Schmeelk’s Snippets

  • I’m officially nervous both conference finals are going to be huge snooze fests. The Celtics got hammered on Wednesday in a game where the Cavs could have been rusty coming off such a long rest. Instead, they looked rejuvenated and blasted Boston in every way possible. The Celtics have to win game two or it is going to be a boring week and a half waiting for the Cavs-Warriors Finals.

For everything Knicks, Giants, and the world of sports, follow John on Twitter at @Schmeelk

Comments (3)
  1. I think Knicks 2-3 guys each of whom could be become a future leader. Rebuild with only KP in mind is stupid. This does not mean that management should treat him like they did last season.

  2. Allen Stjohn says:

    Porzingis. Porzingis. Porzingis. Porzingis. Porzingis.
    Everyone seems to be missing something. The Knicks have what the Lakers, the Sixers and even the Celtics want: a young player with generational talent.
    KP is the best player the Knicks have had since Patrick Ewing. He’s 7’3″ and he handles like a two guard, shoots better than most threes, and is a monster on defense. And he wants to win and he wants to get better.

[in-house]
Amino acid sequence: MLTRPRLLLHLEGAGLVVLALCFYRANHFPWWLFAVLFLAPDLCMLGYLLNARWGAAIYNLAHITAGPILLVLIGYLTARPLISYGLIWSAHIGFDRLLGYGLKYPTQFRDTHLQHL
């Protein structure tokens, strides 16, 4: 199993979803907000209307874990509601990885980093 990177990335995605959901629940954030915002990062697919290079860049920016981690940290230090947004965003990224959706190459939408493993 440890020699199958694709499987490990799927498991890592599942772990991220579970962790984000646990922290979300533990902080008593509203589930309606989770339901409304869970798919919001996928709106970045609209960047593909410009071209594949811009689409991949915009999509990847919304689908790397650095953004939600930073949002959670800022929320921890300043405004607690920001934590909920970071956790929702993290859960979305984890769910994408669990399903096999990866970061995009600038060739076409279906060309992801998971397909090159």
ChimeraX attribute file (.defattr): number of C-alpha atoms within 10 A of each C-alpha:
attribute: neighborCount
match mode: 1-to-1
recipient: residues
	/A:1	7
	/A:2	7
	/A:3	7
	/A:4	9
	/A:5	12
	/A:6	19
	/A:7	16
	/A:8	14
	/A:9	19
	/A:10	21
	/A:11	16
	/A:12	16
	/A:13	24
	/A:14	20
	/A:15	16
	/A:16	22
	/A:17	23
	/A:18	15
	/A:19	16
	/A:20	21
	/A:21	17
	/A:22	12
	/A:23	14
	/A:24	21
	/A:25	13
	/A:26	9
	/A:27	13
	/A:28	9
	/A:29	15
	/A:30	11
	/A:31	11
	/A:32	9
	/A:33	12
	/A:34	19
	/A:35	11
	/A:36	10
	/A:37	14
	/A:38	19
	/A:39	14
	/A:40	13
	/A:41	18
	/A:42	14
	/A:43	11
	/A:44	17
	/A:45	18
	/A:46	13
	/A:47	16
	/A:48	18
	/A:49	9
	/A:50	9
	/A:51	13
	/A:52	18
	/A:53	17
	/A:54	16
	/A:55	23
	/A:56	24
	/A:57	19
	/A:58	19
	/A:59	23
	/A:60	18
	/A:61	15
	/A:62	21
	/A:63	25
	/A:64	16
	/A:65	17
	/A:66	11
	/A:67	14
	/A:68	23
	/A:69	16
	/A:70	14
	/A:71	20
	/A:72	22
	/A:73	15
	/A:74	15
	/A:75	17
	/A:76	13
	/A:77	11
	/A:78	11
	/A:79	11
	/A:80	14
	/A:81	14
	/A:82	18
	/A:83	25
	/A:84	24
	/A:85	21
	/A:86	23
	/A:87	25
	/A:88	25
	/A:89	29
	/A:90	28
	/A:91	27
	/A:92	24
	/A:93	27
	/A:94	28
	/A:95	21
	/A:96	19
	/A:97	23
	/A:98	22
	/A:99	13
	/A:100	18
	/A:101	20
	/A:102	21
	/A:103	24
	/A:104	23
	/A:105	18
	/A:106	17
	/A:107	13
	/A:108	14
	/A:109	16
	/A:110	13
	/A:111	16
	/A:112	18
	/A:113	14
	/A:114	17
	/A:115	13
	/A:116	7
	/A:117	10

Most GMs would give a kidney for him. In terms of pure potential, only maybe Towns can compare. (Embiid’awesome too, but his injury history gives you pause.
    Porzingis has the potential to be the best player on a championship team. There aren’t 10 guys in the league you can say that about.
    The Knicks have to recognize that, get 2-3 nice young players to put around him. Frank, Willy and next y.
    ear’s lottery pick, and then angle to get a complementary star in free agency–Kyrie?–in 2020

  3. Moose Otto says:

    Right on. But KP is a big if as far as being a franchise player. He was a major disappointment this past season and needs to work on his weaknesses and basketball IQ. Any divergence from getting the best players and building for the future because of KP’s deficiencies should be avoided.